• Regional work is being carried out in analyzing welfare data and how LSMS and HBS surveys are similar and dissimilar and the implications this has for welfare analysis over time.
• The LSMS group has developed a program of research investigating methodological issues related to the measurement of key concepts, how to improve data quality and ways in which LSMS survey data can be linked to other data bases. In the region, steps have been taken in designing experiments on the measurement of consumption.
• Assistance in planning, designing, implementing and analyzing LSMS surveys is provided by staff in DECRG-Poverty Group. Assistance includes technical advice on all stages of survey work, from deciding on the need for an LSMS survey, how best to design and implement such a survey, to how the resulting data can be analyzed. A variety of printed and electronic materials are also available to survey planners and analysts. Several of these are:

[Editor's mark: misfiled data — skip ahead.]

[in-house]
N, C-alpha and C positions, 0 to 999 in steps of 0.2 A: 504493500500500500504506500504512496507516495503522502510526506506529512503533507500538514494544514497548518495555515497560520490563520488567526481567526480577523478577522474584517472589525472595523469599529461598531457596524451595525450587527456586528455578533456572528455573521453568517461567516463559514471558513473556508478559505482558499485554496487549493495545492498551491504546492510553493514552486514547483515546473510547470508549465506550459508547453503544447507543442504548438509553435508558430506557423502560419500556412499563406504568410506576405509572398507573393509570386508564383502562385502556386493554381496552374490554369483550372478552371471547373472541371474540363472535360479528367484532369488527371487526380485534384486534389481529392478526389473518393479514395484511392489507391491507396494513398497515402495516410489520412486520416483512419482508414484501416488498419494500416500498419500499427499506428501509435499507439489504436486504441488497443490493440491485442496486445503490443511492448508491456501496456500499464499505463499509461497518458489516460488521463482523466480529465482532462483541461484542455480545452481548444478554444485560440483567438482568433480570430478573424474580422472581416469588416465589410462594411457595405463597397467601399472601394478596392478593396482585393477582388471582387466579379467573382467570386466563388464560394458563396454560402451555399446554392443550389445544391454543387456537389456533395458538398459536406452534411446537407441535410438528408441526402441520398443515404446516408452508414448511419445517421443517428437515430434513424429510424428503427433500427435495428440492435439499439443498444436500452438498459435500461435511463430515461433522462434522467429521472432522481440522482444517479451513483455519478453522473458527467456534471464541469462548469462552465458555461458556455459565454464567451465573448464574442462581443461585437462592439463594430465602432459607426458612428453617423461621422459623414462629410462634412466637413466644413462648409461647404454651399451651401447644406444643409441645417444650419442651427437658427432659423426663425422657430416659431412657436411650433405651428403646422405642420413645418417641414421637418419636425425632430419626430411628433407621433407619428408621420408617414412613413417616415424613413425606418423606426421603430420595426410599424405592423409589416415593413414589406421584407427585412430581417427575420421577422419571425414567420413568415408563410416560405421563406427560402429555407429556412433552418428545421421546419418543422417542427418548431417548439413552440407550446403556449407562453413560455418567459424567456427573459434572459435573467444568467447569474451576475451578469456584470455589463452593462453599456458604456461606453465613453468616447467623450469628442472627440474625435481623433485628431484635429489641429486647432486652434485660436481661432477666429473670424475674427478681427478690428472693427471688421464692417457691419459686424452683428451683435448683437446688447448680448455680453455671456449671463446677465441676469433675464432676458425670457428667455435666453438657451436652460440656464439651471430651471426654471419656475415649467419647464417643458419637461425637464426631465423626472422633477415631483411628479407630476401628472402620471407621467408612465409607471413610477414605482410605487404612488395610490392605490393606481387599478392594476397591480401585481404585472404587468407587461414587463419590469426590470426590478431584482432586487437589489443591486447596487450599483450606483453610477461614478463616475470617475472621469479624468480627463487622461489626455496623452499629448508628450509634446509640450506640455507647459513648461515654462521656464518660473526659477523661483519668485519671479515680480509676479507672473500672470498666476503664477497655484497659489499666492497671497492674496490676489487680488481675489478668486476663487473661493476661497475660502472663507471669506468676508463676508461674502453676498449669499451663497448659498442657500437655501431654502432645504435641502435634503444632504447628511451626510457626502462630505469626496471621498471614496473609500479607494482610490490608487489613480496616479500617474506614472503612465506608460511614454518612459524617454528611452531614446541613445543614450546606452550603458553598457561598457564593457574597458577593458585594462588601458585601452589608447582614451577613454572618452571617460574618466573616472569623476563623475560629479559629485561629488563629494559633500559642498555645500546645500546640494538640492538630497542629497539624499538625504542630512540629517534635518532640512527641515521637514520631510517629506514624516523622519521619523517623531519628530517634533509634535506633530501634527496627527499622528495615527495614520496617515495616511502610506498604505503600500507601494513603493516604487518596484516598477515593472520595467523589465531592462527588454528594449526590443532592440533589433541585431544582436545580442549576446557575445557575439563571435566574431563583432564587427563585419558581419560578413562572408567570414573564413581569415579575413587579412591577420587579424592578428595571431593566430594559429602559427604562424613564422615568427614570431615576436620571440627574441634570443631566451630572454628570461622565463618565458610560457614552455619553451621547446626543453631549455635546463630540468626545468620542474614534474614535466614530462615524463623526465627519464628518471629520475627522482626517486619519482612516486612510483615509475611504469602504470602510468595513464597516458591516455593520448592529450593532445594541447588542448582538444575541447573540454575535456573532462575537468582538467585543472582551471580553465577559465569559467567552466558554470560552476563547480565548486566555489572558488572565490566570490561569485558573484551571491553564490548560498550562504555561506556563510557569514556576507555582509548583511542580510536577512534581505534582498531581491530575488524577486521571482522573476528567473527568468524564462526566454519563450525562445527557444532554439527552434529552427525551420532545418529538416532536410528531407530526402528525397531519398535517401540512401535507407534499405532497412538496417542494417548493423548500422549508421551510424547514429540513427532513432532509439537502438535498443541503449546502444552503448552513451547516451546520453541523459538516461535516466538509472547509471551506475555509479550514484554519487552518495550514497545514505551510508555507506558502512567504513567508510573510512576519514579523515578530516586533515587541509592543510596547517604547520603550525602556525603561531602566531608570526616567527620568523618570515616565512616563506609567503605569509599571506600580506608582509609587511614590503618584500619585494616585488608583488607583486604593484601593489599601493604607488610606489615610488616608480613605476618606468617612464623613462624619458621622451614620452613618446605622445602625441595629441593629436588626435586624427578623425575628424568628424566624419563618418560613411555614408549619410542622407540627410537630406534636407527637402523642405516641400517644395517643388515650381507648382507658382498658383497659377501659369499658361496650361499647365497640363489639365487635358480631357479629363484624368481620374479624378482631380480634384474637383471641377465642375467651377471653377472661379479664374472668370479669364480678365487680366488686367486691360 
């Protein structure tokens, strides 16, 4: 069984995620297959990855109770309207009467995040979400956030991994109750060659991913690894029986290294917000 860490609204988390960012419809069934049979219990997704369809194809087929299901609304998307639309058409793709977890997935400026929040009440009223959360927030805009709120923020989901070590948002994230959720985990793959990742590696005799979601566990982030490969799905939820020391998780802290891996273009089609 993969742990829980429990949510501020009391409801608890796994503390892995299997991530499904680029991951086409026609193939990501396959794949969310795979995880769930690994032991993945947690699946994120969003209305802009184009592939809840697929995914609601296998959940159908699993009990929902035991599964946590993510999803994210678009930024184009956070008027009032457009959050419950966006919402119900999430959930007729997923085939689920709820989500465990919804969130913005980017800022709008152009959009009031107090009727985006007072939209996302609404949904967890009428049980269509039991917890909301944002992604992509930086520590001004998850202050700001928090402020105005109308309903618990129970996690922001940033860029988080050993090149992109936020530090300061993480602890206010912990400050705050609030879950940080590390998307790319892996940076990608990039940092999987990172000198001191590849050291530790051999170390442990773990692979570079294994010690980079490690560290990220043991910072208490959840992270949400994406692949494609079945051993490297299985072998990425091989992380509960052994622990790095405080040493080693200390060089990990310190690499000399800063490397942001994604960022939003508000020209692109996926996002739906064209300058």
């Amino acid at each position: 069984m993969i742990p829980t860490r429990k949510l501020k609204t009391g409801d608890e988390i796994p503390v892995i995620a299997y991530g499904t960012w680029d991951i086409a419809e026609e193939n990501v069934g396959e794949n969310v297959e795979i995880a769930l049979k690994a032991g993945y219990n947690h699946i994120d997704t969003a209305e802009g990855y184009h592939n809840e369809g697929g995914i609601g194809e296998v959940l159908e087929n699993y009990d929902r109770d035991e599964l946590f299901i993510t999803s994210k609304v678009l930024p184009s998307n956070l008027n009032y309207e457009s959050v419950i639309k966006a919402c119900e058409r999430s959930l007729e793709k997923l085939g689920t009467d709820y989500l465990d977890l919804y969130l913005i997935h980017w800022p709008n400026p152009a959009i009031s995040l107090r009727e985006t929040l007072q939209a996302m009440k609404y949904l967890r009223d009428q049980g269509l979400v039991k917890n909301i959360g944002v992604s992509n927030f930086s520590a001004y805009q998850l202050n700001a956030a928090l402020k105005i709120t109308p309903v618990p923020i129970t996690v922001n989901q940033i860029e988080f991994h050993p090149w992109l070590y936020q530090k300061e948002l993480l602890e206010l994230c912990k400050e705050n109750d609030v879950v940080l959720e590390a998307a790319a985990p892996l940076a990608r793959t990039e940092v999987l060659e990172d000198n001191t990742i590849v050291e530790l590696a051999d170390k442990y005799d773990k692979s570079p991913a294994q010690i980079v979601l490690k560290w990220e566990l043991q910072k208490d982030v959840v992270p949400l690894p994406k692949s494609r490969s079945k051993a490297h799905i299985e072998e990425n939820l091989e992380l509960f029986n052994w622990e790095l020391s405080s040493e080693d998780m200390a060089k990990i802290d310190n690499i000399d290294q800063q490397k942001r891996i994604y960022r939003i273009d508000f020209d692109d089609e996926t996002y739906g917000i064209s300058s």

i) the recent book on Designing Household Survey Questionnaires for Developing Countries: Lessons from Fifteen years of the LSMS Surveys, that link the policy questions to be answered to the actual data that must be collected. Additional chapters are being added as the new topics become more and more important: draft chapters on energy and transportation have been written;
ii) a Manual for Planning and Implementing LSMS Surveys, that covers all phases of an LSMS survey, from budgeting, to sampling, field work and data management and analysis;